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Dublin: 6°C Saturday 22 January 2022

Deliveroo's contentious new contracts are already in use abroad

Delivery men and women in Australia and the United Kingdom raised similar concerns earlier this year.

Image: Nick Ansell/PA Wire

PAY AND CONDITIONS for Deliveroo delivery men and women are in the spotlight after a driver claimed his contract was terminated for refusing to sign up to a new agreement.

However, the contract changes at the multi-million euro start-up company that sparked this aren’t limited to Ireland.

The same changes were brought in earlier this year in the United Kingdom. Deliveroo said at the time that this was a trial only taking place in one area.

A similar system was introduced in Australia, with the company highlighting that many employees did not rely on Deliveroo as their main source of income.

A Deliveroo driver called Jamal told RTÉ Radio 1’s Liveline earlier this week that he was previously being paid €9 per hour and getting an extra €1 per delivery.

A new contract was introduced which the man claims resulted in significantly less pay for Deliveroo workers, in which drivers are paid no hourly rate but €4.25 per delivery on weekdays, which increases to €4.75 on weekends.

“I was logged in all day until 9 o’clock and I made no money at all. I didn’t get one delivery,” he told the programme.

Workers in the United Kingdom also had their hourly rate scrapped, and replaced with a £4.25 per delivery payment.

“We were told the new contract would mean we’d earn more money”, an anonymous Deliveroo driver told BBC News.

It’s not true, we’re making less. We’re really struggling.

One worker said the hourly rate he received was now just €4.25 per hour, which is below the UK’s minimum wage.

Deliveroo responded to say that efficient drivers could in theory earn €12 per hour.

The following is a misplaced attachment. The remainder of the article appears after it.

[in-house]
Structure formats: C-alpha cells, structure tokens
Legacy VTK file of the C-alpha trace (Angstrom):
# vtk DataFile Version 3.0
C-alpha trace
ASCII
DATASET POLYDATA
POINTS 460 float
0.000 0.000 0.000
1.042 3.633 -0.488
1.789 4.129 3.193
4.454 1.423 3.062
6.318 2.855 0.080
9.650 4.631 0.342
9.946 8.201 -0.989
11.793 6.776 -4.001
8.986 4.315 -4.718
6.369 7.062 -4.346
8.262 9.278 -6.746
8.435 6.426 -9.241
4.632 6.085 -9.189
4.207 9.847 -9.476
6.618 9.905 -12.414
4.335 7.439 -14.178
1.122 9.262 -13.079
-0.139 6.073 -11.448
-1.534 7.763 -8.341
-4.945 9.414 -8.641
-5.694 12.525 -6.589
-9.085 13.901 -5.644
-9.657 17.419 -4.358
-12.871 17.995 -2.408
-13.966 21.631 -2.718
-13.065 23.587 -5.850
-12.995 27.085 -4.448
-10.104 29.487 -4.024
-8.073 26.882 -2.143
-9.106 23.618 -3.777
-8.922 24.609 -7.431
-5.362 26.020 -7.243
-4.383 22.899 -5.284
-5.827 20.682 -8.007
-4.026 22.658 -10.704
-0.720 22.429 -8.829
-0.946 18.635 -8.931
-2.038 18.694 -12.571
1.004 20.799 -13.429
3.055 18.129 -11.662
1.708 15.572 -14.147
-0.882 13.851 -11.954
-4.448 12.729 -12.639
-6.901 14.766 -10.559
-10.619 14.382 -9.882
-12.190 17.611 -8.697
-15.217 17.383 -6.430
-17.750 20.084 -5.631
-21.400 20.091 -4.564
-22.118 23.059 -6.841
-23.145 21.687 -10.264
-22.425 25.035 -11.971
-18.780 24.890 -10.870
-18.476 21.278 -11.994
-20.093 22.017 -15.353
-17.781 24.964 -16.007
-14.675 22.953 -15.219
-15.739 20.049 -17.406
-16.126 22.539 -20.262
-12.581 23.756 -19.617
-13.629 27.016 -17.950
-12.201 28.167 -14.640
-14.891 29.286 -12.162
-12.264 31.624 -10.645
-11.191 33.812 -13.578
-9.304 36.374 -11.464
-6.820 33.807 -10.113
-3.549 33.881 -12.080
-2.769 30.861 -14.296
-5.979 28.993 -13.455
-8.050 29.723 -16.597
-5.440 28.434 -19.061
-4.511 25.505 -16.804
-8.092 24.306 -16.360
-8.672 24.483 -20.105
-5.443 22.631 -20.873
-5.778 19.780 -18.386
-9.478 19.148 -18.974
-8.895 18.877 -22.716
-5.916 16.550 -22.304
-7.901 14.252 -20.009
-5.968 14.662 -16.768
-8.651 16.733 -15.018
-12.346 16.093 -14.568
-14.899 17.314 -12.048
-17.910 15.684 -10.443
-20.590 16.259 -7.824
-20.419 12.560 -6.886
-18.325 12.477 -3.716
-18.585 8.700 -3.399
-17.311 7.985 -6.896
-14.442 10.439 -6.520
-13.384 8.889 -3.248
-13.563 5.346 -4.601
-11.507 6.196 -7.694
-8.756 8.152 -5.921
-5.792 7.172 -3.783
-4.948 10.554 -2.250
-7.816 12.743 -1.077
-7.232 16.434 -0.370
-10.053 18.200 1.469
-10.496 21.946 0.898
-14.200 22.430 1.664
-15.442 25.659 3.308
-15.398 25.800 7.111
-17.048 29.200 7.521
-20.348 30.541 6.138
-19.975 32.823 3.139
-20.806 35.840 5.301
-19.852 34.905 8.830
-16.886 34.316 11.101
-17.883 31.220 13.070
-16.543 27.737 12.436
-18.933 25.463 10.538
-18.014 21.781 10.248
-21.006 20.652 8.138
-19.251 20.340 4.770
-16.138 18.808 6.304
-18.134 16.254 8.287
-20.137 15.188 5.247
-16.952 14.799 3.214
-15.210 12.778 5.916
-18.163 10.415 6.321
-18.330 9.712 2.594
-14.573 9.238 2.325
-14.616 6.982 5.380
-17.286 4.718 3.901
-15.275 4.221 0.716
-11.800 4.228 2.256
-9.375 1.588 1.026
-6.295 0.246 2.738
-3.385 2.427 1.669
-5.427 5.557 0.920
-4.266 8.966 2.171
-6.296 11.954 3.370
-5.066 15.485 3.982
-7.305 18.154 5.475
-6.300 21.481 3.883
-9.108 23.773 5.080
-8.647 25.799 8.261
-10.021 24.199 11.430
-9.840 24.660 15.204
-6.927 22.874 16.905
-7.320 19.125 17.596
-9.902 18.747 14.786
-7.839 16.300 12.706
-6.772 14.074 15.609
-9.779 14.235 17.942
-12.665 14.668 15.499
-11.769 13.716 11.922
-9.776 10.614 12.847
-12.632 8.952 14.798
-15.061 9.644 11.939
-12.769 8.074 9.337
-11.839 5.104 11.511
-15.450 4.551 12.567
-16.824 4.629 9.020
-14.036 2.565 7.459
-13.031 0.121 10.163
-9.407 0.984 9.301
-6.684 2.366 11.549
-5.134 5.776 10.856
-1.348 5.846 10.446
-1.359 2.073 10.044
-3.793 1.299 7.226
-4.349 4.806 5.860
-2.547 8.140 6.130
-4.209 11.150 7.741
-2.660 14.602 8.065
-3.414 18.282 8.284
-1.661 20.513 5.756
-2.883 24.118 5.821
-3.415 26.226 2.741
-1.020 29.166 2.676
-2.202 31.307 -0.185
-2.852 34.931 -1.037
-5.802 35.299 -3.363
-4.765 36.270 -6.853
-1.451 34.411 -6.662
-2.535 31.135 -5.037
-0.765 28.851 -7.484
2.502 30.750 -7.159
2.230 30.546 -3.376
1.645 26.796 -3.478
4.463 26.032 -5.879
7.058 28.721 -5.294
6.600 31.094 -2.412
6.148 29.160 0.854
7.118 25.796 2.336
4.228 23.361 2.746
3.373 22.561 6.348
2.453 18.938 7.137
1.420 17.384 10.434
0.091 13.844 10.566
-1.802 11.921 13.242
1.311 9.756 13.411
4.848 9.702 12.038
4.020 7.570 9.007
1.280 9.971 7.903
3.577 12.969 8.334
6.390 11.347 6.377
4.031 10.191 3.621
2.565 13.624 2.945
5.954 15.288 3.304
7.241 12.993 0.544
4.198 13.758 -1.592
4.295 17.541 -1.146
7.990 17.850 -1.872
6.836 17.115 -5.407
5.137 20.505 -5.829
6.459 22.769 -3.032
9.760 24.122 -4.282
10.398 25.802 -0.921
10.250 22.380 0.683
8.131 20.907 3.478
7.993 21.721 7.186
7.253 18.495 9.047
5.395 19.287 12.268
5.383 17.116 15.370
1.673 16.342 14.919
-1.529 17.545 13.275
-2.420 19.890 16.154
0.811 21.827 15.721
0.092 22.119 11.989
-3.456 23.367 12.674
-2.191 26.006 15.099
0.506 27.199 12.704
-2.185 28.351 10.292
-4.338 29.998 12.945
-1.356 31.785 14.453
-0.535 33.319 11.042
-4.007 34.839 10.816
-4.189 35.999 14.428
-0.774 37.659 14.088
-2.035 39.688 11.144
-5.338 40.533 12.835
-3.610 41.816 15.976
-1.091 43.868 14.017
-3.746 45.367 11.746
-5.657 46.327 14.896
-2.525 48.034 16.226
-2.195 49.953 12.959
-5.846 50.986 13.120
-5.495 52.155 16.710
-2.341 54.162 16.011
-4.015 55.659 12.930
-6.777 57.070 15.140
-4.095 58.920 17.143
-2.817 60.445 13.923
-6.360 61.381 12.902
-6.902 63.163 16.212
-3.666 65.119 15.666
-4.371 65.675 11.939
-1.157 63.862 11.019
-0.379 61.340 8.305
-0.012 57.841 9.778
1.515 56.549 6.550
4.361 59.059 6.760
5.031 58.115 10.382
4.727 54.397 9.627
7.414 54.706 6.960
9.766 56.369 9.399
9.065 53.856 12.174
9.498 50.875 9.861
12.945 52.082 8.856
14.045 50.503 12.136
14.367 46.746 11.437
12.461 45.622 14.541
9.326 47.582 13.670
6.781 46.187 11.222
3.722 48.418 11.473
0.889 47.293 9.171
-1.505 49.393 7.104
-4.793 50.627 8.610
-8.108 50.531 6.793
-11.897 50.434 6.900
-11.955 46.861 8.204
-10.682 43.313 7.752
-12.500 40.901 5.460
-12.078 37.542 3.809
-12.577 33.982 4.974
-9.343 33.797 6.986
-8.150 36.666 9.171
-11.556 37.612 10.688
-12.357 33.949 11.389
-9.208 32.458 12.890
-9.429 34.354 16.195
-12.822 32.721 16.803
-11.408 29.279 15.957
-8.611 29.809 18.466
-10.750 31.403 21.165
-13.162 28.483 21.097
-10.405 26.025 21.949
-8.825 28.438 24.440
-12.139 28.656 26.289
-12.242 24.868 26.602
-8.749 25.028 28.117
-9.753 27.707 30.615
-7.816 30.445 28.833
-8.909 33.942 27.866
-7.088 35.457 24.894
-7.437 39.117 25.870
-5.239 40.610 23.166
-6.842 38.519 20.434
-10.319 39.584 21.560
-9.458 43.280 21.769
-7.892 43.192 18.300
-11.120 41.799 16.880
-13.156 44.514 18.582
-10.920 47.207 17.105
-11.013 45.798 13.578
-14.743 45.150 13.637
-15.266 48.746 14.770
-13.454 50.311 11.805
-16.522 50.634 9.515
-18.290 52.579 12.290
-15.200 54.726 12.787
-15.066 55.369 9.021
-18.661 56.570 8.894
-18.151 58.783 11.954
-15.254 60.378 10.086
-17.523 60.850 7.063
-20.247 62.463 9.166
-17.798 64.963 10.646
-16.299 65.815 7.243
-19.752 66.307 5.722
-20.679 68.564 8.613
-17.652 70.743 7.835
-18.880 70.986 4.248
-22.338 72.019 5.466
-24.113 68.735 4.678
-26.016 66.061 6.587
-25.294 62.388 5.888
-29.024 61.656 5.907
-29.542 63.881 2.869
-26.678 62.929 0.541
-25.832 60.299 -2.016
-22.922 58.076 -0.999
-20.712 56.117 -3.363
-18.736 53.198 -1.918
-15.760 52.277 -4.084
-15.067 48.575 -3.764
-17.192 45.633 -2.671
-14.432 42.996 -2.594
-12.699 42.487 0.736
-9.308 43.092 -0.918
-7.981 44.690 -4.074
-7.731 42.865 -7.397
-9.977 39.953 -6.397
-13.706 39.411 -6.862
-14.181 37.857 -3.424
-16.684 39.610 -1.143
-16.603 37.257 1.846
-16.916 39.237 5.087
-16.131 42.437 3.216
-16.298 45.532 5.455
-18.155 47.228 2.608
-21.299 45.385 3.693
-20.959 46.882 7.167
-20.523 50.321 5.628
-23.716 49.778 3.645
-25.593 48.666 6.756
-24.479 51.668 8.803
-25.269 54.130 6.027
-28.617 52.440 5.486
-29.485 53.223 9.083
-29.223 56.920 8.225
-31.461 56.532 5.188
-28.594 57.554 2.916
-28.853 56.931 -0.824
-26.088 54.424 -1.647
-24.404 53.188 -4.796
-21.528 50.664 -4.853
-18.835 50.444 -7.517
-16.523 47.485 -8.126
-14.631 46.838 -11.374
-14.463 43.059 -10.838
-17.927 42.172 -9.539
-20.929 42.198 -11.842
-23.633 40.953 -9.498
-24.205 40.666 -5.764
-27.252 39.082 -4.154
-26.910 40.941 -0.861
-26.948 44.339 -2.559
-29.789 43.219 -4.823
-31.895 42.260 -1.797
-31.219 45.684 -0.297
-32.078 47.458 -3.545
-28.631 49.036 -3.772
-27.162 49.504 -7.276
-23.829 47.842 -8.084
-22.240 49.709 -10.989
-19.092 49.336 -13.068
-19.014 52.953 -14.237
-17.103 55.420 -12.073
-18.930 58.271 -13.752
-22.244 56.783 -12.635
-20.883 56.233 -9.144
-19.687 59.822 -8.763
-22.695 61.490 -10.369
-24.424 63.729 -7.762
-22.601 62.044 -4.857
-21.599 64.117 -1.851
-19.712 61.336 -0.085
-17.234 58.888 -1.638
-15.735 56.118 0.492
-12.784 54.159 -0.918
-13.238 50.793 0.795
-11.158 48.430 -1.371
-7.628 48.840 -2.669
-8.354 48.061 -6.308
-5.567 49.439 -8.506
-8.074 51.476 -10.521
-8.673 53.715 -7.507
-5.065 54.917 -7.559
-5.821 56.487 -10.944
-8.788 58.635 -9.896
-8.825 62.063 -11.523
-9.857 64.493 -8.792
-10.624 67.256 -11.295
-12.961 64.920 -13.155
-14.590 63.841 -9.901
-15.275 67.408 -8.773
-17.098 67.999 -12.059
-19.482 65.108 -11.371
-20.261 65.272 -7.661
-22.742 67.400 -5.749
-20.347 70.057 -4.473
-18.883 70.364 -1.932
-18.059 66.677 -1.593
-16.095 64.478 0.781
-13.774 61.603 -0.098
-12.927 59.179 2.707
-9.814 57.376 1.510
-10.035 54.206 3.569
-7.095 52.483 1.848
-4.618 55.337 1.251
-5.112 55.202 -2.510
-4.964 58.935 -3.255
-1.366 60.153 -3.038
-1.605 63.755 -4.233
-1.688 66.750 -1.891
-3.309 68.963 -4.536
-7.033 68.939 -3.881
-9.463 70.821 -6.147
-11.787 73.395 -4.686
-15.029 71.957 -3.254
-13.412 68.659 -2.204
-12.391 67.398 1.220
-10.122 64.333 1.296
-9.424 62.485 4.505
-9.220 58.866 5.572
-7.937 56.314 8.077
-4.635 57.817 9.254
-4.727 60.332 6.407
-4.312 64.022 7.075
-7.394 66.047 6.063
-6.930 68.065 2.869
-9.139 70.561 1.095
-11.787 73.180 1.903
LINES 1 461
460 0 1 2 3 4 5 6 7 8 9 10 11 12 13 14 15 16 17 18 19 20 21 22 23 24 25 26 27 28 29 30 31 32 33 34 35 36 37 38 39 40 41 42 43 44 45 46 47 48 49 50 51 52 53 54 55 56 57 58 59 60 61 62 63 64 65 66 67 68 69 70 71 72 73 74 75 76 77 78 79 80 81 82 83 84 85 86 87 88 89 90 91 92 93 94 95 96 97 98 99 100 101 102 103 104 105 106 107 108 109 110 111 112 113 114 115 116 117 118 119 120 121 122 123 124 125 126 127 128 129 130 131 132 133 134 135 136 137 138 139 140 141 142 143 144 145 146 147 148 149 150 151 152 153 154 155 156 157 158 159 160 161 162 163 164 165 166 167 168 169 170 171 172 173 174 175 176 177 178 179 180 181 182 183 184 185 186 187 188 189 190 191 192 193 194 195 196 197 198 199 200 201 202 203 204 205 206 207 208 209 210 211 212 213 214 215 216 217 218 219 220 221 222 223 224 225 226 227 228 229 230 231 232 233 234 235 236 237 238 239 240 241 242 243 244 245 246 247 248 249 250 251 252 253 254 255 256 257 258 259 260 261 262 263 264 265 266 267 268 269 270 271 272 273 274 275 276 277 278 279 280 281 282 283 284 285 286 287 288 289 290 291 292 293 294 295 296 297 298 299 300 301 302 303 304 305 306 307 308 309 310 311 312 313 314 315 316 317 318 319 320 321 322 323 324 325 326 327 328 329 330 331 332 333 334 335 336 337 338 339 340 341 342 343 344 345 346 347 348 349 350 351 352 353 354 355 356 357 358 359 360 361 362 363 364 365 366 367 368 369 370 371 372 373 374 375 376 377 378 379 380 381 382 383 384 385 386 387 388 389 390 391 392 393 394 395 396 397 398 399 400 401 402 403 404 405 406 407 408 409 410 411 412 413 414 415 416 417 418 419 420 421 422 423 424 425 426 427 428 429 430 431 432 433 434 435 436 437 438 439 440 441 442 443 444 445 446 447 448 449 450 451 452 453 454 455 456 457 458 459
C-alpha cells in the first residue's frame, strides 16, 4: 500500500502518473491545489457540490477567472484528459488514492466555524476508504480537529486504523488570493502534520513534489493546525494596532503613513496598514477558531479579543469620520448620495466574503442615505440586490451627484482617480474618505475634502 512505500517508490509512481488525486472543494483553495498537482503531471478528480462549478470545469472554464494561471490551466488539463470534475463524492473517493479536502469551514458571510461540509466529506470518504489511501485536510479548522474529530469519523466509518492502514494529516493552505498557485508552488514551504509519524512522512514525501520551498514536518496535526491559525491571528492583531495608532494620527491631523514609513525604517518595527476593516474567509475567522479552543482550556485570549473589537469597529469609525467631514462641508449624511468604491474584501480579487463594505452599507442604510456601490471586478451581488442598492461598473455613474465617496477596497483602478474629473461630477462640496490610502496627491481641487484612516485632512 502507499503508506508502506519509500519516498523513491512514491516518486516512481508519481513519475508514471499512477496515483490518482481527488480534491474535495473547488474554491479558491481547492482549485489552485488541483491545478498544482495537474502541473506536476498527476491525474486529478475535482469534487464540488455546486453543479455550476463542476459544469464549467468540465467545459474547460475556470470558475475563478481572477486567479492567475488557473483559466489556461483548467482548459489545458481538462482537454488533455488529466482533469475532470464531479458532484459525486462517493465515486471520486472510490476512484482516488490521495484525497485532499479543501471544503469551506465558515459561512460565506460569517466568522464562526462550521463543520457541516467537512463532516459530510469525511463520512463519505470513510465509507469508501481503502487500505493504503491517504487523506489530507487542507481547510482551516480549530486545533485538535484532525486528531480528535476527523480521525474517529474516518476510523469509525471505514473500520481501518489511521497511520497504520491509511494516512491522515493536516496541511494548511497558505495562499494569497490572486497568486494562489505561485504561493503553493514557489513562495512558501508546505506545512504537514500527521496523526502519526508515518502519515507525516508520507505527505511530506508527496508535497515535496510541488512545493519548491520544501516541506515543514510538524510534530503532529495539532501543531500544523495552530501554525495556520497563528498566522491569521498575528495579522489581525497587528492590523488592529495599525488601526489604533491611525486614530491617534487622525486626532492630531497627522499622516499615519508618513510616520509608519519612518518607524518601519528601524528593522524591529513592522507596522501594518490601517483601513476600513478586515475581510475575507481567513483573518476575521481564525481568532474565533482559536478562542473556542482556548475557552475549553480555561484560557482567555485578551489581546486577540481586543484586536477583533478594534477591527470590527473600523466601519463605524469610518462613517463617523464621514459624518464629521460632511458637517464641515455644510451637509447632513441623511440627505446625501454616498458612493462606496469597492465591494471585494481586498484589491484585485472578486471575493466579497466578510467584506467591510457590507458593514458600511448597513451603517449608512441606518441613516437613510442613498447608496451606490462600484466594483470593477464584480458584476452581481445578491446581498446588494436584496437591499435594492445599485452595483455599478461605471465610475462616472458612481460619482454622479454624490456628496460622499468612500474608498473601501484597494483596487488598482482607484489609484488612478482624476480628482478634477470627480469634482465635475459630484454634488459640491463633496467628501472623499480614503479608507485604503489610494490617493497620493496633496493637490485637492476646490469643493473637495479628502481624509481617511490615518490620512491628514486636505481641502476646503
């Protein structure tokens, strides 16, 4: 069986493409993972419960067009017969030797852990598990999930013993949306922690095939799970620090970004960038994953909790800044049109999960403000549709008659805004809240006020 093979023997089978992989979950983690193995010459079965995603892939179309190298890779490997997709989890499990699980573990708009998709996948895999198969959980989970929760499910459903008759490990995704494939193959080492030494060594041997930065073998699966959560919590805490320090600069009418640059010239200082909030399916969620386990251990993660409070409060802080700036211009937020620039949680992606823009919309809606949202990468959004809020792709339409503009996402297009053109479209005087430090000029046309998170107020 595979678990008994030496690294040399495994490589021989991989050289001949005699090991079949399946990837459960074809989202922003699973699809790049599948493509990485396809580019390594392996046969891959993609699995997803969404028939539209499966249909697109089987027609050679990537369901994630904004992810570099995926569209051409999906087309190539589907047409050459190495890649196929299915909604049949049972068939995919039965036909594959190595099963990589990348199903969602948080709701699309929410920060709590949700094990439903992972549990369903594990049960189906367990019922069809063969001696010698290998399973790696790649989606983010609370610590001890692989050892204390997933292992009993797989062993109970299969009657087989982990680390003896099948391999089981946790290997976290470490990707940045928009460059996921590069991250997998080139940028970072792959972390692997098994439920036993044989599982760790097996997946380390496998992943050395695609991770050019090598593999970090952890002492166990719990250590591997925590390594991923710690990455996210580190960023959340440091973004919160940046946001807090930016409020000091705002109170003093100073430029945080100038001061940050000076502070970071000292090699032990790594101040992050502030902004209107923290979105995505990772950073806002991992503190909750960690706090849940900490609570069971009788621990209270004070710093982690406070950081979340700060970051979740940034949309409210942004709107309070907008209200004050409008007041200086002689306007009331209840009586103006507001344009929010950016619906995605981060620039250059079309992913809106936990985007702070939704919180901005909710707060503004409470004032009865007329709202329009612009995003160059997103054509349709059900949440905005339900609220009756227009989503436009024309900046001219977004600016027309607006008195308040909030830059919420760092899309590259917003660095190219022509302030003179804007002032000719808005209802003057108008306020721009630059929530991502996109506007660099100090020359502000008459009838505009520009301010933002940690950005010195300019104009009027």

Drivers in Australia previously receive $16 (€10.63) per hour with an extra $2.50 (€1.66) per delivery.

However, an investigation by Fairfax Media found that some drivers received a contract with no hourly rate, and were paid $10 (€6.64) per delivery.

Deliveroo denied accusations it was employing them on ‘sham contracts’, and said workers enjoyed the flexibility these contracts offered.

One worker told Fairfax that they could sometimes earn just $10 per hour, meaning they are not being paid the minimum wage.

In a statement, Deliveroo said this form of contract has proved to be popular in Ireland.

Asked about the fate of the trial in the United Kingdom, the company said: “London and Dublin City Centre are extremely busy.”

A fee per delivery structure means riders maximise efficiency at our busiest times – making up to four deliveries an hour – as opposed to a fixed hourly rate. It’s more reflective of the way riders work with us.
This is a new model of hyper-flexible working, which we know may not be for everyone, but we’ve seen huge demand for in Ireland.

The Telegraph reports that an internal projection of the company’s predicted revenue put the figure at £130 million (€169m), placing growth at more than 1,000%.

The delivery company – which works in a similar way to JustEat.ie, but offers food from restaurants that don’t normally offer deliveries – has as many as 400 drivers on its books in Ireland, is established in five Irish cities and has its sights set on another three.

It operates in 12 countries across the world.

Read: Deliveroo worker claims his contract was terminated because he wouldn’t sign a new agreement >

About the author:

Nicky Ryan

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